But harming China’s interests will affect global industrial, supply chains
The attempts by the United States, Japan, Australia and India to deepen their ties in critical and emerging technologies are aimed at marginalizing China in crucial global industrial and supply chains, which will harm the interests of their own companies, experts said on Wednesday.
On Tuesday, leaders of the four countries, known as the Quadrilateral Security Dialogue or simply Quad, said in a joint statement that they will strengthen cooperation in 5G, semiconductors, biotechnology and quantum technologies, including closer partnership in international standardization organizations.
Bai Ming, deputy director of international market research at the Beijing-based Chinese Academy of International Trade and Economic Cooperation, said though the Quad refrained from mentioning China in their statements, their moves are targeted at downsizing China’s presence in global industrial chains, which will affect the businesses of many companies operating in the nation.
Bai further said China is the world’s largest market for semiconductors, and its chip production capacity is also growing, which make it a very important part in the global semiconductor industrial chain that no company can ignore.
The Chinese mainland imports semiconductors worth more than $300 billion annually. Most, though not all, major US semiconductor companies make at least 25 percent of their total global sales to companies in the Chinese mainland, according to an article published on the Brookings Institution’s official website.
“Access to this massive market (China) is essential for the success of any globally competitive chip firm today and in the future,” said the Semiconductor Industry Association, a Washington-based group that represents the US semiconductor industry, in a research report.
The Chinese mainland accounted for 11 percent of worldwide semiconductor fabrication capacity in 2019, and the number is forecast to reach 18 percent in 2025 and nearly 19 percent in 2030, according to the Semiconductor Industry Association.
“Any attempt to marginalize China will weigh down on the global industrial and supply chains that are already struggling with the lingering impacts of the COVID-19 epidemic,” Bai said.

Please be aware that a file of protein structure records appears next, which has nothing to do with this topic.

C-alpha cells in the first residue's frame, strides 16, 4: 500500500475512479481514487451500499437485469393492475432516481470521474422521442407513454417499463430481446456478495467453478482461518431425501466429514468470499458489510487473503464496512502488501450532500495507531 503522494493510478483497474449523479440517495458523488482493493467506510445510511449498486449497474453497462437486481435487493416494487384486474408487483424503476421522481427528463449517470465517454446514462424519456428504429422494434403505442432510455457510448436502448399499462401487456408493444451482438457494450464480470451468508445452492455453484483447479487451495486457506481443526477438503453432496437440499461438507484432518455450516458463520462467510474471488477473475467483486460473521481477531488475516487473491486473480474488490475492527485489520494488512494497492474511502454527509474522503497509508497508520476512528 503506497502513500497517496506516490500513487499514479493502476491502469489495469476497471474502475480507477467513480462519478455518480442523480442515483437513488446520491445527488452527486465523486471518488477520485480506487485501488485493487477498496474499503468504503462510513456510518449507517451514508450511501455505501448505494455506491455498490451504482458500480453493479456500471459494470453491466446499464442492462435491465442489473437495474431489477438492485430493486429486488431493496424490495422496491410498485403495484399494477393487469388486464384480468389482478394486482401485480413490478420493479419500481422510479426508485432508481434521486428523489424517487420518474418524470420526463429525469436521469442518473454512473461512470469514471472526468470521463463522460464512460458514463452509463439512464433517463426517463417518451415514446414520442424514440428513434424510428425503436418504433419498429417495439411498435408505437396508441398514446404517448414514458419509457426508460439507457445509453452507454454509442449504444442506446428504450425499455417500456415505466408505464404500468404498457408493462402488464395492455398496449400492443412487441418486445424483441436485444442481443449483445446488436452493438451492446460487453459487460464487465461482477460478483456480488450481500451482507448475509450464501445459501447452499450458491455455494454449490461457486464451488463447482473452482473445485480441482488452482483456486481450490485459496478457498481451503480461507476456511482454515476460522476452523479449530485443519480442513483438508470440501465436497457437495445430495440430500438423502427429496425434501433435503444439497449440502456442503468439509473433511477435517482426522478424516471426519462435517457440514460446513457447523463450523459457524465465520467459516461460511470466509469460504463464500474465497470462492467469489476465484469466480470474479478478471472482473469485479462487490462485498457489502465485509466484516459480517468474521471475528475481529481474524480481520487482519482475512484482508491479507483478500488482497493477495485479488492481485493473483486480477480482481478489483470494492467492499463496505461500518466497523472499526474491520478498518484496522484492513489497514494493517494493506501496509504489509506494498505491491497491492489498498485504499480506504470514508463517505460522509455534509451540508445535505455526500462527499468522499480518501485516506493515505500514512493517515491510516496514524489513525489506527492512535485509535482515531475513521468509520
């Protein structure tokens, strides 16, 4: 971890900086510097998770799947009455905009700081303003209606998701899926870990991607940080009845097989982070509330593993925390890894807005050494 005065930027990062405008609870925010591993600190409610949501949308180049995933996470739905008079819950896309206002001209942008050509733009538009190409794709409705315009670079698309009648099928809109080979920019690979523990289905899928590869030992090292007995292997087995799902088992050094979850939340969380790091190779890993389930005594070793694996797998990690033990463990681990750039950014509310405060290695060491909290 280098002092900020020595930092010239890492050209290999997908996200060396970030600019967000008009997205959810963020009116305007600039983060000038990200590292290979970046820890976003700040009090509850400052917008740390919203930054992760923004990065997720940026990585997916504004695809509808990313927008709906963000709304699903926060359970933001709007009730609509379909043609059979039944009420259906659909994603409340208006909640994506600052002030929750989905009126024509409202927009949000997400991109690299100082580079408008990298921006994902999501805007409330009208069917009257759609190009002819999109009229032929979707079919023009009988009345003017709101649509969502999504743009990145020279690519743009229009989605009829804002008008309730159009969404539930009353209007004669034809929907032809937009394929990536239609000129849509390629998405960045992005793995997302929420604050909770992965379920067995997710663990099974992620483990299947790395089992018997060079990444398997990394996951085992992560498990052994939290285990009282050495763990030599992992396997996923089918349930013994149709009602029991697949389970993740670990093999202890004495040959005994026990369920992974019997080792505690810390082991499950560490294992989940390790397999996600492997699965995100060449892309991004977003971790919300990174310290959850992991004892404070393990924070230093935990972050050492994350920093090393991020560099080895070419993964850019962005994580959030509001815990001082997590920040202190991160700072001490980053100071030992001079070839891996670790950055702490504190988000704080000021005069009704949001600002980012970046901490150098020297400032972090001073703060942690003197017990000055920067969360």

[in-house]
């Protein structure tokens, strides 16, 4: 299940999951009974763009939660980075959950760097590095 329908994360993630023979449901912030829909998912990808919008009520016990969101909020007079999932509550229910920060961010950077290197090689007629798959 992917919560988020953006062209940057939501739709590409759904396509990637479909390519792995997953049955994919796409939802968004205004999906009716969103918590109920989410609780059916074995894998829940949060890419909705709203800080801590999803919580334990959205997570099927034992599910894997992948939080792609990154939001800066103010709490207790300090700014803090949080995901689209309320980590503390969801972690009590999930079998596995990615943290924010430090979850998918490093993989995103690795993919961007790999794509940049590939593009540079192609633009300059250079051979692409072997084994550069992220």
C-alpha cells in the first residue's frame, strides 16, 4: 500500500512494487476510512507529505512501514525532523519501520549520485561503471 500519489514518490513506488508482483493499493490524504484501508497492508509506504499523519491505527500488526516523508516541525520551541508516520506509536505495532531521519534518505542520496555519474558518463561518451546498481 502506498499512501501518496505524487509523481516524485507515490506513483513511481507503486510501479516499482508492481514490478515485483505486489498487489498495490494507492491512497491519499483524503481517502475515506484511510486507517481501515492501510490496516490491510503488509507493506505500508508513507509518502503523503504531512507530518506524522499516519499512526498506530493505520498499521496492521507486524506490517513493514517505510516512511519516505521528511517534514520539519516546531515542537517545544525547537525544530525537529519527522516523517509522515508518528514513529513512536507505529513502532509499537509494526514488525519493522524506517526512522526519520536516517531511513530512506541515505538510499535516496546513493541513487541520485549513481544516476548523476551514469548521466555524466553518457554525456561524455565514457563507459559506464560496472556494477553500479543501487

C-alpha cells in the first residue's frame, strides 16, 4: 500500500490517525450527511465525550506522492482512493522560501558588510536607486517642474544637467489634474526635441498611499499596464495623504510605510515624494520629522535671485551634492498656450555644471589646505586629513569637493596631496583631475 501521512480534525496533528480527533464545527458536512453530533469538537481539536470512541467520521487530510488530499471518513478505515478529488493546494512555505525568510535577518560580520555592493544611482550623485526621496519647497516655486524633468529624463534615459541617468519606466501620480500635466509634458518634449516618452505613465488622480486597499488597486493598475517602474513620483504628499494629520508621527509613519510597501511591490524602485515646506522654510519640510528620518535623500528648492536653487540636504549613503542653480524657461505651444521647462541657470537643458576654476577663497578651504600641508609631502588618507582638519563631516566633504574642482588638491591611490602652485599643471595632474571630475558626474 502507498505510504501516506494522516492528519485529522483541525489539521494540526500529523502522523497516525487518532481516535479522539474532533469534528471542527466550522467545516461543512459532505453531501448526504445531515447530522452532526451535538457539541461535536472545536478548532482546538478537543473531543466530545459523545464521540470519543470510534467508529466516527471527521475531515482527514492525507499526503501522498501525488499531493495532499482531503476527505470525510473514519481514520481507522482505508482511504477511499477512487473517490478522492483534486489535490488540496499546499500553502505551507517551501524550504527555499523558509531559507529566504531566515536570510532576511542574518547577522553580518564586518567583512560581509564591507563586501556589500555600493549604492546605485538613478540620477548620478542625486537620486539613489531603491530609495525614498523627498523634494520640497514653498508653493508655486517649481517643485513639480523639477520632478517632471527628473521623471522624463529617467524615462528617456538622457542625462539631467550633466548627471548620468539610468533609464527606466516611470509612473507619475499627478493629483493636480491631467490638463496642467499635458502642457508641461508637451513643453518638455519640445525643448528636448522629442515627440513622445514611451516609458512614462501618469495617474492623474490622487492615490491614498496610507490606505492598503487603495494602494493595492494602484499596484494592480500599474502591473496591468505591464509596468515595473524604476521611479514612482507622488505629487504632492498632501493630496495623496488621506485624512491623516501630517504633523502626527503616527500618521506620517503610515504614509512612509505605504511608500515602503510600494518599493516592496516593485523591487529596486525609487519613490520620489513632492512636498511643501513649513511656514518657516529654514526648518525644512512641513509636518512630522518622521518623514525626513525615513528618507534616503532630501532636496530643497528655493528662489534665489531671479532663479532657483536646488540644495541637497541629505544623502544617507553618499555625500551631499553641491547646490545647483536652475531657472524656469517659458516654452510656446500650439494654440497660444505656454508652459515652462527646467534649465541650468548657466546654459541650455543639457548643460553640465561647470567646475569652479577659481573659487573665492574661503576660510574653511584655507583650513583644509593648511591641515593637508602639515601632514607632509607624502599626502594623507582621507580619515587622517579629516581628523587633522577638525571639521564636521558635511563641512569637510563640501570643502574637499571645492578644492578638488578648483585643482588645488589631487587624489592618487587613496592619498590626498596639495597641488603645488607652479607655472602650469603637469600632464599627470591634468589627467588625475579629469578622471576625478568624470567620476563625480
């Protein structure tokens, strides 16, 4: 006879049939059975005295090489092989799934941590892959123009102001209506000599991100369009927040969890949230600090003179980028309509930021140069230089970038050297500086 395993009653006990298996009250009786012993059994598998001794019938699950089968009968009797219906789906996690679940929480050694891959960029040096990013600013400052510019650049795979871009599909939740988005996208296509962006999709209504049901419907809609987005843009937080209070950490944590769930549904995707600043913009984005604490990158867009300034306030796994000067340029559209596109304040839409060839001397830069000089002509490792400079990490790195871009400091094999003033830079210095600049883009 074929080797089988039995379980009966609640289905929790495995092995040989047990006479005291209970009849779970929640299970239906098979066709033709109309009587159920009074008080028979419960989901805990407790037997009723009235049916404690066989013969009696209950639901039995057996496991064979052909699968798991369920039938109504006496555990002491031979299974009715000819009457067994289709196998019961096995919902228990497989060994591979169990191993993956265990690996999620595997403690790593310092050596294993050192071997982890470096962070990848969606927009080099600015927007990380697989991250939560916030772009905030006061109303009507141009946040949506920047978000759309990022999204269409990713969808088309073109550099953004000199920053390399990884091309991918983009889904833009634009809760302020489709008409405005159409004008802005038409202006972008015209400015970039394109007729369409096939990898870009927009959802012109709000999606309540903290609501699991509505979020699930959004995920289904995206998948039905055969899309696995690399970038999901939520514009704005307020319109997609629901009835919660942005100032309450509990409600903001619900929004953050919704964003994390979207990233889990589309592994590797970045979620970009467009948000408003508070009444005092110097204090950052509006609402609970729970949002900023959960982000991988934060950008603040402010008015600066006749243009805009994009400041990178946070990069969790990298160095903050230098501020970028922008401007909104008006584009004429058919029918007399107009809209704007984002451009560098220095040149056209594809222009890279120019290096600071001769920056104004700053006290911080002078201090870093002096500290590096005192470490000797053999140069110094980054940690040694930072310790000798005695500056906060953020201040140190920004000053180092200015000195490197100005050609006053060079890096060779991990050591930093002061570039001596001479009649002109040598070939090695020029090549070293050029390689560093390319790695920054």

Frank Meng, chairman of Qualcomm China, said earlier that strong relationships between global technology companies are the biggest stabilizing force for global collaboration, and the US chip heavyweight is upping its investments, expanding its presence and seeing a growing list of partners in China.
Qualcomm will continue to engage closely with China’s industries to jointly build a digital ecosystem, and advocate speedy adoption of 5G, artificial intelligence and the internet of things across industrial sectors to help fuel China’s high-quality economic development, Meng said.
Dong Yifan, assistant research fellow at Institute of European Studies at the Beijing-based China Institutes of Contemporary International Relations, said the Quad’s efforts to create a small, exclusive circle risk fomenting divisions rather than promoting cooperation in the global digital economy, and causing fragmentation of the corresponding rules, mechanisms and markets.
According to Dong, their efforts to deepen cooperation in international standardization organizations are also aimed at reducing China’s say in the global telecom arena. In essence, it is to curb the development of related industries in China by shaping international standards in 5G and beyond.
China has been playing a vital role in drafting global 5G standards. Four of the top 10 holders of patents essential to 5G standards are Chinese companies. Huawei Technologies Co holds the top spot with a share of 14 percent as of Dec 31, data from the China Academy of Information and Communications Technology showed.